Category Archives: Supervision

The impact of overtime on salaried personnel

Facebooktwittergoogle_plusredditpinterestlinkedinmail

Since president Obama signed (28 May 2016) legislation raising the minimum bar for salaried people to qualify for overtime, I have been getting two questions: (1) What does this mean and (2) How does it affect my shiftwork operation.

The answer to the first if fairly straight forward.  If you have a salaried person at your facility that is being paid less than $47, 476 a year, then you must pay overtime at the rate of time and one-half for all hours worked in excess of 40 in a pay week.

The second is less clear.  My hope is that a few observations on my part will help you to see the impact for your operation.

First of all, I will be speaking to the roll of direct supervision of hourly employees in a shiftwork operation.  This is often an industrial setting but need not be so.

Supervisors are typically salaried.  Sometimes they are home-grown in that they come from the existing hourly workforce.  Sometimes they are brought in from the outside.

This new overtime rule means that if you are paying your supervisors less than about $26 an hour, then you must pay them overtime when they work over 40 hours in a week.

Let’s be clear, someone coming to work for a wage or any other benefit represents and agreement between two parties: (1) the employer and (2) the employee.

The employer says “I will compensate you this way if you work here.”  The employee says “I will work there for this compensation.”

To this extent, the law may be self correcting.  Employers faced with paying overtime may offer a lower starting salary while employees, may accept a lower starting salary knowing that overtime will be added to it.

Now, “compensation” can mean a lot of things.  Historically, being promoted to a supervision role means that you get more money per hour.  However, this does not always correspond to “more money overall.”  Frequently, supervisors get a higher hourly rate (paid as salary) but then lose out on what may have been a significant amount of income from overtime; overtime they are no longer eligible for.  There is no shortage of people that have turned down salaried roles because they didn’t want the pay cut.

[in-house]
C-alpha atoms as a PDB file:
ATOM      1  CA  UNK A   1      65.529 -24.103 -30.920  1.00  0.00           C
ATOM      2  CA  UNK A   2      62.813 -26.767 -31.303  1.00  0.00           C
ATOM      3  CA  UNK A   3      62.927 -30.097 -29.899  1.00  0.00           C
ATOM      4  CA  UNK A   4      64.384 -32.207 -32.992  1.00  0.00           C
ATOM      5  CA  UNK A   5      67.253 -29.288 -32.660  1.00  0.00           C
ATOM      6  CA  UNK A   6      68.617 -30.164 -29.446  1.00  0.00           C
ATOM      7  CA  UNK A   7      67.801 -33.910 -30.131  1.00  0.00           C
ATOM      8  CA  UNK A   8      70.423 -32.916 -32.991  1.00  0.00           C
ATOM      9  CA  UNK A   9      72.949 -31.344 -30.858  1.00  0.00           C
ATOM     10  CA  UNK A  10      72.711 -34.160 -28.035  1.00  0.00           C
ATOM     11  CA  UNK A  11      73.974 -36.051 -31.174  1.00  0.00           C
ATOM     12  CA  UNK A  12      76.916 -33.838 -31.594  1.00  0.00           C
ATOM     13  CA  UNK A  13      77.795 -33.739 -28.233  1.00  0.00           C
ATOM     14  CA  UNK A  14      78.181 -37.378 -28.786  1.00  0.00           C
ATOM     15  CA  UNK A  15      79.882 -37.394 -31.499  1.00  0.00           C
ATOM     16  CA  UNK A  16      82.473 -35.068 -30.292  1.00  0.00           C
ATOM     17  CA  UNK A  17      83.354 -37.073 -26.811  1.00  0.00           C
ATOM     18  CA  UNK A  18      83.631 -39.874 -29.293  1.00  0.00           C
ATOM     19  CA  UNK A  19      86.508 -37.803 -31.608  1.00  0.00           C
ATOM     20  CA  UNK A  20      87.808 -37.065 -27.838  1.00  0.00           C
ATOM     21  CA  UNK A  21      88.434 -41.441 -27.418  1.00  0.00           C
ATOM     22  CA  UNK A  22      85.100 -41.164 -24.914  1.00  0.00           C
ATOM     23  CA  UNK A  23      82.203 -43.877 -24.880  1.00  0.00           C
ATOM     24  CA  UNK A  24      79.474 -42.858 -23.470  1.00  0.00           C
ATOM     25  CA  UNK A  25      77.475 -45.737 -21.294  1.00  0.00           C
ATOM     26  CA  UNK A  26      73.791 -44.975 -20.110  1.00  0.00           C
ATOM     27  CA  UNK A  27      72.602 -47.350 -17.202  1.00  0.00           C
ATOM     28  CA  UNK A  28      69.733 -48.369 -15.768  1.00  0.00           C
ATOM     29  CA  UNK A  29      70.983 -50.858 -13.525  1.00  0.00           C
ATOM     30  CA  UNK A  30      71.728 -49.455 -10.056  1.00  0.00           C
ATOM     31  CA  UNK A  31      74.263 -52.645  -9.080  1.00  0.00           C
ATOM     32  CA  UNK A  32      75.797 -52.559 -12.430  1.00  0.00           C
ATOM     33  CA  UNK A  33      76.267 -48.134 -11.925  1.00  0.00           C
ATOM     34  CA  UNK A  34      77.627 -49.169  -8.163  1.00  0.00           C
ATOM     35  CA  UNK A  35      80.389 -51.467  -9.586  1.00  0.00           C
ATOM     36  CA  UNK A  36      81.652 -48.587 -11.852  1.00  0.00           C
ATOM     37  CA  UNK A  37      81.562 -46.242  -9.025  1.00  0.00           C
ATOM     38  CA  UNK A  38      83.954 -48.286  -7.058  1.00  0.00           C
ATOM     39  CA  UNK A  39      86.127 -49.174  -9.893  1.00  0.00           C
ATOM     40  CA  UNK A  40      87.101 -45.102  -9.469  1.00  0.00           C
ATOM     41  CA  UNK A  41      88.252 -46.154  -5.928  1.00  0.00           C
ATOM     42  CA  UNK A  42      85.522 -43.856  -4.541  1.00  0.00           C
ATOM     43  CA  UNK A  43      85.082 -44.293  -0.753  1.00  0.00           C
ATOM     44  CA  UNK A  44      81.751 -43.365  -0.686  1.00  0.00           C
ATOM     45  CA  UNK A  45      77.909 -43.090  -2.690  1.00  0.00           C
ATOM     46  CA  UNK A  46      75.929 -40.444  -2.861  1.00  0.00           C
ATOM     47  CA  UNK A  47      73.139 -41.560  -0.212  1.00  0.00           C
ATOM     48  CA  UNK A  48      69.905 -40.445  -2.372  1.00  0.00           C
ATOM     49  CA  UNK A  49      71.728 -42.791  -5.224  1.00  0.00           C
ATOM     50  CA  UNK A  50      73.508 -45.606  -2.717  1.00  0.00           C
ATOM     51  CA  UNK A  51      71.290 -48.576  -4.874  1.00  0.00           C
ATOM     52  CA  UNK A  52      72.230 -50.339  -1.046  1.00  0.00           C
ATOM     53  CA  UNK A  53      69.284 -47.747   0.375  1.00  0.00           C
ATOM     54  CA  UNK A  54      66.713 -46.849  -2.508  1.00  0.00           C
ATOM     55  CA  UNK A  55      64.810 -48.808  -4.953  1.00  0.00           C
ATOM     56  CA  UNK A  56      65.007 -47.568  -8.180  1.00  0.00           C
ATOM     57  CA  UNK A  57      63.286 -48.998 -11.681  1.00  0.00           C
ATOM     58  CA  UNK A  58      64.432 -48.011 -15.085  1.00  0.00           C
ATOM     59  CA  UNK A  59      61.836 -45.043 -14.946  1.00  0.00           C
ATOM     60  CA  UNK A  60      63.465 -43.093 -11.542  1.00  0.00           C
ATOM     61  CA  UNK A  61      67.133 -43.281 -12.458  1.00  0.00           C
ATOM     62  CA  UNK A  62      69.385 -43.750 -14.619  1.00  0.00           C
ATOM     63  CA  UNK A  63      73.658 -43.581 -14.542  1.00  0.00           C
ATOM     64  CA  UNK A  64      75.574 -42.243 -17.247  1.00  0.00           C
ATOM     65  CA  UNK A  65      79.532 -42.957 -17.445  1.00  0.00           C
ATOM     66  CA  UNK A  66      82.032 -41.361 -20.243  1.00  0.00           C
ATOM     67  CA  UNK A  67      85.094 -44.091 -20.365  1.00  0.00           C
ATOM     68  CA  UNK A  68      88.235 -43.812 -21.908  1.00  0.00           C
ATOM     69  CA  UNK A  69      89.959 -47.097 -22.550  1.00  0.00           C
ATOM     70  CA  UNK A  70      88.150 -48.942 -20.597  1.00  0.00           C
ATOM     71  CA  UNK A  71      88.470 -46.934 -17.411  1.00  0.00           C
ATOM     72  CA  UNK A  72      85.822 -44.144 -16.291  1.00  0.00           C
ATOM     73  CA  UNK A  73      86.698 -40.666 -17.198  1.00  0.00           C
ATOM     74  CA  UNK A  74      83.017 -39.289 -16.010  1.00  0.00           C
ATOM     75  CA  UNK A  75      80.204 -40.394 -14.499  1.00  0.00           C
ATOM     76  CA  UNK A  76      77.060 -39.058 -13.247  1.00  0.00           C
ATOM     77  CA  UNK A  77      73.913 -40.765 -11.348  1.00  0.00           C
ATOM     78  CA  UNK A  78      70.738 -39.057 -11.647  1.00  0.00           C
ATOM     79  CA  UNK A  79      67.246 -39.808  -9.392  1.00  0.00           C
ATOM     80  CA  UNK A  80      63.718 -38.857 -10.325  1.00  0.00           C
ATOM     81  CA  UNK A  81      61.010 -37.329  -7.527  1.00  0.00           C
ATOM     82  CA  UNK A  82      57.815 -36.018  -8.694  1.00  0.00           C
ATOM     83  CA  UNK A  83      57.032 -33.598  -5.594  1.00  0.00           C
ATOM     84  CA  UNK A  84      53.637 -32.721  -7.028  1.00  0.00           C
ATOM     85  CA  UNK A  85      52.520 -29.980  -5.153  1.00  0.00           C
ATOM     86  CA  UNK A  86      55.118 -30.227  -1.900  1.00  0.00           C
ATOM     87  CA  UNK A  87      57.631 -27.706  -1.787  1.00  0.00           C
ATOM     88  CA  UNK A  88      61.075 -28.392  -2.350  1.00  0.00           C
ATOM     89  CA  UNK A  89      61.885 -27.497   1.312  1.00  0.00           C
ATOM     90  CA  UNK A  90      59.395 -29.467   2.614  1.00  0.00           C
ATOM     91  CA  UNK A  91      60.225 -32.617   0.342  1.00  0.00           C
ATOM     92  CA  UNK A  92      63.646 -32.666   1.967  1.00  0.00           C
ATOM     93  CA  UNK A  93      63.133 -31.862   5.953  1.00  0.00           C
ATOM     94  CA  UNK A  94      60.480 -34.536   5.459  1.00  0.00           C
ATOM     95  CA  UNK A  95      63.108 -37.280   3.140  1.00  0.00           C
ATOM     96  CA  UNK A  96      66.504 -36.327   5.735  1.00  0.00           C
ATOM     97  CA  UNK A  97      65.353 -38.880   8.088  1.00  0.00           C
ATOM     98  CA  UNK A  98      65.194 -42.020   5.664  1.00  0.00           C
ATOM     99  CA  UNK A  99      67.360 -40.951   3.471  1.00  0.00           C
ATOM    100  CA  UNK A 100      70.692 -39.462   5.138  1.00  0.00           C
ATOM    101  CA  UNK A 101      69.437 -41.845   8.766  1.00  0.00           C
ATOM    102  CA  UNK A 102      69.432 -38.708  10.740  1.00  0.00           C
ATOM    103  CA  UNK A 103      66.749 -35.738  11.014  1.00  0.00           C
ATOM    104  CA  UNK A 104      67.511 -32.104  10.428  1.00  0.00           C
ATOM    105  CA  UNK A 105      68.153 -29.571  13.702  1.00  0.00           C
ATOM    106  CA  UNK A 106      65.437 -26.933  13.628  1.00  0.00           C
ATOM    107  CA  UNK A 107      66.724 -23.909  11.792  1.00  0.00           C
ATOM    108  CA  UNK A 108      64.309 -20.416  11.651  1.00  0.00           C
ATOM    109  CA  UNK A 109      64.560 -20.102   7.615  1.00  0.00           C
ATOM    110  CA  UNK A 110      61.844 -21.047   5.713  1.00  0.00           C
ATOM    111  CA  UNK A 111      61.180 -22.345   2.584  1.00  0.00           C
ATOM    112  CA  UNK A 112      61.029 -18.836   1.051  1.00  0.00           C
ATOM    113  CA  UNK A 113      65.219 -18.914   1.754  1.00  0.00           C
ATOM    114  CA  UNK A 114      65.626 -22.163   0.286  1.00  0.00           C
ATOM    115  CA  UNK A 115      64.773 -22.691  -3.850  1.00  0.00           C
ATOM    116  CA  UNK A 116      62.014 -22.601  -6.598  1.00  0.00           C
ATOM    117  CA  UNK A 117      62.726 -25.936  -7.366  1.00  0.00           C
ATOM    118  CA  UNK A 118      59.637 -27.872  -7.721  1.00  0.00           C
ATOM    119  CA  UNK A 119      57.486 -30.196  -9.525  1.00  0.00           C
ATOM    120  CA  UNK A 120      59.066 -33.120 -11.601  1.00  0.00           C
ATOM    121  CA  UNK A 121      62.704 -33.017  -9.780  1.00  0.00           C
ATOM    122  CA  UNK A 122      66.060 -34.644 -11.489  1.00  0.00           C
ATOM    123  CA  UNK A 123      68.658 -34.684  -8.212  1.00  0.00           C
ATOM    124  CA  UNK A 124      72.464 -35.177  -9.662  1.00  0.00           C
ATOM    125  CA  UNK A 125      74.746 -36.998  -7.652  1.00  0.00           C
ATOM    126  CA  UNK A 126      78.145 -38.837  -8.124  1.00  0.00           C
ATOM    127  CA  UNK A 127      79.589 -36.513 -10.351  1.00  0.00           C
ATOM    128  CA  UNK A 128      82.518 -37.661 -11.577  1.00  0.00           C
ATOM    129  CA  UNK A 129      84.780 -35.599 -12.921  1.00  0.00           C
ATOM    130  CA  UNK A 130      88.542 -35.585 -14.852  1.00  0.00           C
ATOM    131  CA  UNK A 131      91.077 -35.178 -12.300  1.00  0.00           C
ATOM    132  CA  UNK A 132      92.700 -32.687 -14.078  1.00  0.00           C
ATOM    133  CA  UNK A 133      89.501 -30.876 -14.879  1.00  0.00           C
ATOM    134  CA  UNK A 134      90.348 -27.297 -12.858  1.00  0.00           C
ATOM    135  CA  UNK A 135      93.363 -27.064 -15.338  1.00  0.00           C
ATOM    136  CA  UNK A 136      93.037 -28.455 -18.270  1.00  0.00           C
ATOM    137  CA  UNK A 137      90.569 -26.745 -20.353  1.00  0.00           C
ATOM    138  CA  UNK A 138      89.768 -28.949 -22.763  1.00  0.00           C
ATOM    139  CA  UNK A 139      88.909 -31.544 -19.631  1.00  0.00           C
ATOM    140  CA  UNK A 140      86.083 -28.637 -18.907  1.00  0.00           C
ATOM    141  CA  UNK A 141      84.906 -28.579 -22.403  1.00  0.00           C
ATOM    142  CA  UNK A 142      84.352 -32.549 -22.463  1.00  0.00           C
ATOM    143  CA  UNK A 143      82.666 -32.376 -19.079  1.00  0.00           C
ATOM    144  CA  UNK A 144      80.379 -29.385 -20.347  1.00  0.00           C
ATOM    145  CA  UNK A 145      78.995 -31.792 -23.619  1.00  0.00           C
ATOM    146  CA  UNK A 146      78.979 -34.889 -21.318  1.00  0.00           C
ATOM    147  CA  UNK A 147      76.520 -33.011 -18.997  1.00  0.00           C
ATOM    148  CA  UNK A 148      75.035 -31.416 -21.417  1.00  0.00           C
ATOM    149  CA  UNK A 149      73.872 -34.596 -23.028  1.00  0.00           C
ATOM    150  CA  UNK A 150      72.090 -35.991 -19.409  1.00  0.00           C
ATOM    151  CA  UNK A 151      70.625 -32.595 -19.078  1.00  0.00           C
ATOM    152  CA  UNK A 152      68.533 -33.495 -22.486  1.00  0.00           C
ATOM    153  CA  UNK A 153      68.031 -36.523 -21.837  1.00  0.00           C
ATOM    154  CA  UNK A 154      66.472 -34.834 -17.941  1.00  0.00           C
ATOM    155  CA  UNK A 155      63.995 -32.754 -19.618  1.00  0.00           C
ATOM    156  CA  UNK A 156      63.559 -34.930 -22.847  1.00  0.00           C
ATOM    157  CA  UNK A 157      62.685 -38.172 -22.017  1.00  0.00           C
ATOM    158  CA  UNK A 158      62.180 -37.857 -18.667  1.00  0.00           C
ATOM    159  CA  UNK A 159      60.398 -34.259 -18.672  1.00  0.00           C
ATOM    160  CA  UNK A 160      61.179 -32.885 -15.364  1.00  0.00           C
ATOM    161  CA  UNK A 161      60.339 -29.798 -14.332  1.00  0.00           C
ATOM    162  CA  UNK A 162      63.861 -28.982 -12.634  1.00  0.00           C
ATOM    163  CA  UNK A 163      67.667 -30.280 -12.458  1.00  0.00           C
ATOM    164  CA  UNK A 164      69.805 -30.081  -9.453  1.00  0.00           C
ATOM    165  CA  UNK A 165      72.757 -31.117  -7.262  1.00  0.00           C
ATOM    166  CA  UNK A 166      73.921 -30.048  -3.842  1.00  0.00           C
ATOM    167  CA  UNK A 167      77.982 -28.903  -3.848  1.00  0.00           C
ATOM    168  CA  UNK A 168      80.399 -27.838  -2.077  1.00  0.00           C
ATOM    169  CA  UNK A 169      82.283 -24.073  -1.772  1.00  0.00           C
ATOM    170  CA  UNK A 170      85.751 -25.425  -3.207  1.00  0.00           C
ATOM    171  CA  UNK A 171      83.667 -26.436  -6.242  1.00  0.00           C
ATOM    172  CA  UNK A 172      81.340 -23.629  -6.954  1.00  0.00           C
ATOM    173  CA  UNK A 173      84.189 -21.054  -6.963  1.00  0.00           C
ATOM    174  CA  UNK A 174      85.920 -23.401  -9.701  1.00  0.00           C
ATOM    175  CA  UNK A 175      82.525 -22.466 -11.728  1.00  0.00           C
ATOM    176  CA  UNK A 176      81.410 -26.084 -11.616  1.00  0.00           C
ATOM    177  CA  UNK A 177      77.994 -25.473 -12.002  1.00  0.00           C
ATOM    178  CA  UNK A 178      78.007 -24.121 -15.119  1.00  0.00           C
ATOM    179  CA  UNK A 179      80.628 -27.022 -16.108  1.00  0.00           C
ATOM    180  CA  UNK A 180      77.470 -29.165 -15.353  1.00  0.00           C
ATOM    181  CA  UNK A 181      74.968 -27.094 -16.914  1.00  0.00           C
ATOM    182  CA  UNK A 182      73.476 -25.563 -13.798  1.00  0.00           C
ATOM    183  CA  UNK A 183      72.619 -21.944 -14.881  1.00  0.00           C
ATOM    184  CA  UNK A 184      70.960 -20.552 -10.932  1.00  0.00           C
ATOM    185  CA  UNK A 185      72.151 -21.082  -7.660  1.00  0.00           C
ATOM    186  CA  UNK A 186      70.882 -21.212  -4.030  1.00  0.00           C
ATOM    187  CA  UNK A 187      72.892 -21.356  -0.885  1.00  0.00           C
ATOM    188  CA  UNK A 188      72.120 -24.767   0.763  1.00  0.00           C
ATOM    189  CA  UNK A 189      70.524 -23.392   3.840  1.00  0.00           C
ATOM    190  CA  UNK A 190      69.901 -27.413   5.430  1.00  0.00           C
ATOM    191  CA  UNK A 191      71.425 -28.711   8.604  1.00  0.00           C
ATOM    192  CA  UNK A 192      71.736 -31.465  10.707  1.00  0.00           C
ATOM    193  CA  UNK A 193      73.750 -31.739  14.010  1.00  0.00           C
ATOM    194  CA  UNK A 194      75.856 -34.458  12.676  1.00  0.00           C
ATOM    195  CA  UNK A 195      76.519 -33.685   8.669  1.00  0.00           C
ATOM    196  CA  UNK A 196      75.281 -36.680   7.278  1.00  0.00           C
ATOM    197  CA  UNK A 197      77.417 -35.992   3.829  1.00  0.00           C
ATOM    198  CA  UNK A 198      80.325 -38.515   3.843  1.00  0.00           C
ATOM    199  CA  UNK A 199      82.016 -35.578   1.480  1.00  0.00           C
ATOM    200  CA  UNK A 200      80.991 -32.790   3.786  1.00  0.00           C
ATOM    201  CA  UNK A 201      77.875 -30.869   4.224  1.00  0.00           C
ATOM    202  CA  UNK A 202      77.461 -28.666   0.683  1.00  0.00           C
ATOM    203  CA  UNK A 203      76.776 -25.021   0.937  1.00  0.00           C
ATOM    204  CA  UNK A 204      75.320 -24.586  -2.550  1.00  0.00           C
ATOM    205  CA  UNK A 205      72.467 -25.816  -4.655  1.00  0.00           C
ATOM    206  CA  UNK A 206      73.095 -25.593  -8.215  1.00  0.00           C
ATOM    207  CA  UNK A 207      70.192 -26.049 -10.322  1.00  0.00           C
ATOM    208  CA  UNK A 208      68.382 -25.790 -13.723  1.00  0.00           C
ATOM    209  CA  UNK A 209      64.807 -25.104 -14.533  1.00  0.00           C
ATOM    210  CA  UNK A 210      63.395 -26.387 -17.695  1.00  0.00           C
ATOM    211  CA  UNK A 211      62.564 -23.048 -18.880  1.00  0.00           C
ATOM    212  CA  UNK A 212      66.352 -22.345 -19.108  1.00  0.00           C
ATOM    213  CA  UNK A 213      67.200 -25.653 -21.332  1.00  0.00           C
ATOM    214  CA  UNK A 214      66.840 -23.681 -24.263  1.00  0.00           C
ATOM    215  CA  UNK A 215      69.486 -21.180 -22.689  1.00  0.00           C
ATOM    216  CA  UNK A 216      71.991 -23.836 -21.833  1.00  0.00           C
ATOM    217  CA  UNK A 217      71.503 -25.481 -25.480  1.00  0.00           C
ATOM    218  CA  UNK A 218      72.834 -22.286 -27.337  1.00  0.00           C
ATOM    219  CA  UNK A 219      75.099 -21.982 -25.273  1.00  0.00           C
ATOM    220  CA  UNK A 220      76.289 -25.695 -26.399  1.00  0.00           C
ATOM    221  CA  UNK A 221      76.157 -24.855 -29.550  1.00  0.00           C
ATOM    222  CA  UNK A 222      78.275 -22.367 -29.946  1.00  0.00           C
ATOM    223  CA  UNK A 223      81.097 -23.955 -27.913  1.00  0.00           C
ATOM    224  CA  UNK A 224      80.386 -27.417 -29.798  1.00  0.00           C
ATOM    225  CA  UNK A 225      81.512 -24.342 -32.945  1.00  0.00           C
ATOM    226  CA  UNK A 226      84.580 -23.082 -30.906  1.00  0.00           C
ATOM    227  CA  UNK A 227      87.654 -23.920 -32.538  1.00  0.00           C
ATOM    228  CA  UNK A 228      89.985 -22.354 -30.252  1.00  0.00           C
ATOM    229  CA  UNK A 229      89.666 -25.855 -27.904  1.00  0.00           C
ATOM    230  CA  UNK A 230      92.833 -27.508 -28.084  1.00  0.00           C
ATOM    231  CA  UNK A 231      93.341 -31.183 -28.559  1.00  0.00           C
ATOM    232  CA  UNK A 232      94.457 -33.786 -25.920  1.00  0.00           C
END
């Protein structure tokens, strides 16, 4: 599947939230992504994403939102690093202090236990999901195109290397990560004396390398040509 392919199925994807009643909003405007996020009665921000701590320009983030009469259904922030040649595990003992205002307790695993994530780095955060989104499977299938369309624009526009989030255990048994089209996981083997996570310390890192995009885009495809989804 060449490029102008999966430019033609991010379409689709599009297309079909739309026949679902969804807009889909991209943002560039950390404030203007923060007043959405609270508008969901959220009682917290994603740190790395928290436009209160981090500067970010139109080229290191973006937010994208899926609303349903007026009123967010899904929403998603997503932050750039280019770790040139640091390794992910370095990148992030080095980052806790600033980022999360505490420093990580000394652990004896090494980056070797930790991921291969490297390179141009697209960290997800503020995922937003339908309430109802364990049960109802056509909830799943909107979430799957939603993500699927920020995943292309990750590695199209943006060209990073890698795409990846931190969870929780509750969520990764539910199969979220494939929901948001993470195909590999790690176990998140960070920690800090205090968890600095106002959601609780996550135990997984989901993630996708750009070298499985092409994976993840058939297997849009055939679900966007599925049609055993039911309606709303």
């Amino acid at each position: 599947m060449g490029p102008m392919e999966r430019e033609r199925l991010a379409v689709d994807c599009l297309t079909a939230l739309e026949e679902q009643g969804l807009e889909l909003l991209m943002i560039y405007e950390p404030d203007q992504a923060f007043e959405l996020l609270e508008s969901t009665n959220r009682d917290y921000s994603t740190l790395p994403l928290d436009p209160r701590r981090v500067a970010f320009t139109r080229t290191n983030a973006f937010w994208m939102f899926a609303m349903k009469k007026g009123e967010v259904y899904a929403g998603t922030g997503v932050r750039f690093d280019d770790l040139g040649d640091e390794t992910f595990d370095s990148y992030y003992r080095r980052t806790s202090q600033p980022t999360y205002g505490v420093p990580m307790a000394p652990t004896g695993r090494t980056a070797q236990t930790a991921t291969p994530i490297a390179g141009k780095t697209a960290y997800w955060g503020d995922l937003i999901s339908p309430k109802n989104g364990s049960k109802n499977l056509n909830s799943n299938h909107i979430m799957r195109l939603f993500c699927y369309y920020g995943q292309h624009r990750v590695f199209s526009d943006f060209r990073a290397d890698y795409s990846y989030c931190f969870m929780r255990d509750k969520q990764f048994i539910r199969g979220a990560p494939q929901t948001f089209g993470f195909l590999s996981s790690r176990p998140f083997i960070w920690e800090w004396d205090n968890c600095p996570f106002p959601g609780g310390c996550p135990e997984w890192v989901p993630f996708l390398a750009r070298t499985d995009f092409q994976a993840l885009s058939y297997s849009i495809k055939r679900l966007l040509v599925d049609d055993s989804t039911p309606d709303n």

Management often argues, correctly, that the compensation for supervision goes beyond wages.  Salaried positions often make “decision makers” out of “decision takers.”  For many, the draw of a position of responsibility can be huge.

Salaried positions sometime pay overtime-type wages if you come in on a day off while not paying it if you work a longer than scheduled day.

Salaried positions sometimes offer compensatory time off if you work extra hours.

Managers hire a salaried person and tell them “This amount of salary includes compensation for the expected extra hours you will work.”  In other words, they are saying that they are building the overtime wages into the offered salary.

Maybe there is a company car or free lunches or better vacation.

Probably one of the biggest reasons someone will take on a salaried position is that it represents a stepping stone to something even bigger; perhaps a promotion to the level of really big dollars.

In the end, it still comes down to the agreement.  Compensation = Filled Position.

If you are paying your supervisor less than $47,476 per year,  then I have to say, “You get what you pay for.”  I know that can be harsh in certain markets that only provide the thinnest of margins.  Still, good leaders are hard to come by.  There is competition for them and if you don’t pay them enough, they will leave for greener pastures.

Of all the companies I have worked with over the last 28 years, probably none of them paid less than the $47K bar set for overtime wages (in today’s dollars).  Discussion about this law states that it protects 4.2 million salaried employees.  In truth, they may be protected but are probably not affected.

In short, the impact of this law is far more political than practical.  Chances are great that you will be unaffected in some major way.

Be Careful What You Ask For – Part One

Facebooktwittergoogle_plusredditpinterestlinkedinmail

Once upon a time, about 28 years ago now, nearly every 24/7 operation in the country was using some version of a rotating 8-hour schedule.  Ten years ago, I used to ask large groups of employees if any of them have ever worked one of those outdated 8-hour schedules and inevitably, several hands would go up.

Now…no one remembers.

There is a problem with this.  People are no longer going to 12-hour shifts and saying “Thank God that 8-hour rotating beast went away.”  Instead, they are born into 12-hour shifts, with no knowledge of what the old schedules used to look like.